The following chart indicates the approximate issuance and web posting schedule for the WPC Surface Analysis. This product depicts the analysis of synoptic and sub-synoptic/mesoscale surface features including highs, lows, fronts, troughs, outflow boundaries, squall lines, and drylines. The analysis domain covers most of North America, the Western Atlantic and Eastern Pacific oceans, and the Gulf of Mexico. In addition, a coded surface bulletin is created that describes in text format the locations of highs and lows, fronts, and troughs.

Analysis Time Issuance Time Web Posting
00Z 0115Z 0145Z
03Z 0415Z 0445Z
06Z 0715Z 0745Z
09Z 1015Z 1045Z
12Z 1315Z 1345Z
15Z 1615Z 1645Z
18Z 1915Z 1945Z
21Z 2215Z 2245Z

PLEASE NOTE:  The Pacific Ocean analyses (East and West Pacific) are now being done by NCEP's Ocean Prediction Center and Tropical Prediction Center.

Probabilistic Heavy Snow/Icing Forecasts


The WPC Winter Weather Desk (WWD) is staffed two shifts a day from September 15 through May 15.  The WWD forecaster routinely releases updated forecasts twice daily at 0900Z and 2100Z (4am/pm EST or 5am/pm EDT respectively). Forecasts may be updated if warranted by rapidly changing situations.


These graphics indicate the probability (potential) for a location to receive specific thresholds of accumulated snow or ice. 

  • Snowfall - closed lines represent the probability (slight, moderate, and high) that enclosed areas will receive equal to or greater than a specific threshold accumulation (4", 8" or 12") of snowfall in a 24 hour period.
  • Freezing Rain - depicts the probability in the same manner and time period as snowfall, but with an accumulation threshold of .25" (one quarter of an inch) of  freezing rain.
  • Note the 4" threshold on the Snowfall Probability Graphic is drawn only for elevations less than 7,500 feet.  Elevationcriteria is not imparted for the 8" and 12" thresholds. 

    CAUTION ! The probability contours may appear to inordinately expand, contract or "jump" geographically after a scheduled update.  This is partially due to the frequency which the products are updated.  The "new" 24 hour period covers the last 12 hours of the previous issuance AND the next 12 hours. Additionally two model cycles have passed since the last scheduled issuance.

    Specific (deterministic) accumulations for a particular location in the United States can be obtained via the National Weather Service home page.  Note, at this site you will have to click the GRAPHICAL FORECAST tab prior to clicking a location on the map.

    The probabilistic graphics combined with the deterministic forecasts provide a user both the most likely amount expected from an event and the potential the event will produce accumulations in excess of specific thresholds.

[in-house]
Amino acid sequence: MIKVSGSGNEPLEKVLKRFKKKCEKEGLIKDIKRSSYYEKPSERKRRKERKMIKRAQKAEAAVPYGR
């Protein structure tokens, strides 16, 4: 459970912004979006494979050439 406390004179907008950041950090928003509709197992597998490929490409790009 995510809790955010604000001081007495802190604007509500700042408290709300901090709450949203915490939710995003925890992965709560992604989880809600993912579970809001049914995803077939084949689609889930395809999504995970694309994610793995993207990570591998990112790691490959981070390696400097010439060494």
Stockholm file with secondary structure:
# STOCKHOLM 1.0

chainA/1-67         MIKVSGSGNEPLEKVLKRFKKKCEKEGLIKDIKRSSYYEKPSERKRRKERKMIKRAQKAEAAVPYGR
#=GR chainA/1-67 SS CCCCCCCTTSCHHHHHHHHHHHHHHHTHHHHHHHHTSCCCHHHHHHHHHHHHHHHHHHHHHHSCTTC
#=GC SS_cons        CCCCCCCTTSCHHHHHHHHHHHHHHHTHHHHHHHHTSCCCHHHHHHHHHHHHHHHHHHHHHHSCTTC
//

The probability thresholds used are defined as follows:

  • SLGT - 10% to 40% chance of occurrence within the outlined area.
  • MODERATE (MDT) - 40% to 70% chance of occurrence within the outlined area.
  • HIGH - 70% chance or greater of occurrence within the outlined area.
At times the forecasters may use only one or two isolines for the forecast. This simply implies slight or slight to moderate probability for the forecasted parameter. 

To gain further insight into this forecast, please read the Heavy Snow Discussion (HSD) that accompanies these graphical products.


These graphics depicts the forecast location of significant surface lows impacting the 48 contiguous United States in 12 hour increments out to 72 hours into the future.  It is provided in two formats,  non-technical and technical

  • The non-technical version depicts the low position and track forecast by the NCEP WPC meteorologist in white.  Each low position is accompanied by a lead time (Eastern Time).  The circle around each low represents a 75% probability the observed low will be located within the circle. Note: The probability is derived using previous season's verification data. For reference, existing surface lows are depicted with a red marker without yellow circles. 
  • The technical version depicts the low position and track forecast by the NCEP WPC meteorologist in black.  Each low is accompanied by a forecast central pressure. Additionally there are no less than 35 different computer model forecasts of low position for a given lead time available to the WPC forecaster - these are depicted with symbols.  Both the central pressure and computer model forecasts are color coded according to lead time (Universal Time).  Together, the WPC forecast position of the low and computer generated position provide a user both the preferred position and track of the low and a sense of the uncertainty with the forecast.
  • For reference, existing surface lows are depicted with a red marker.  Surface lows can also be found on the WPC Surface Analysis. One can see the current location surface lows and the forecast path of both existing surface lows and surface lows expected to develop within three days time.
Note - winter weather is not always associated with significant surface lows.

Short Range Forecasts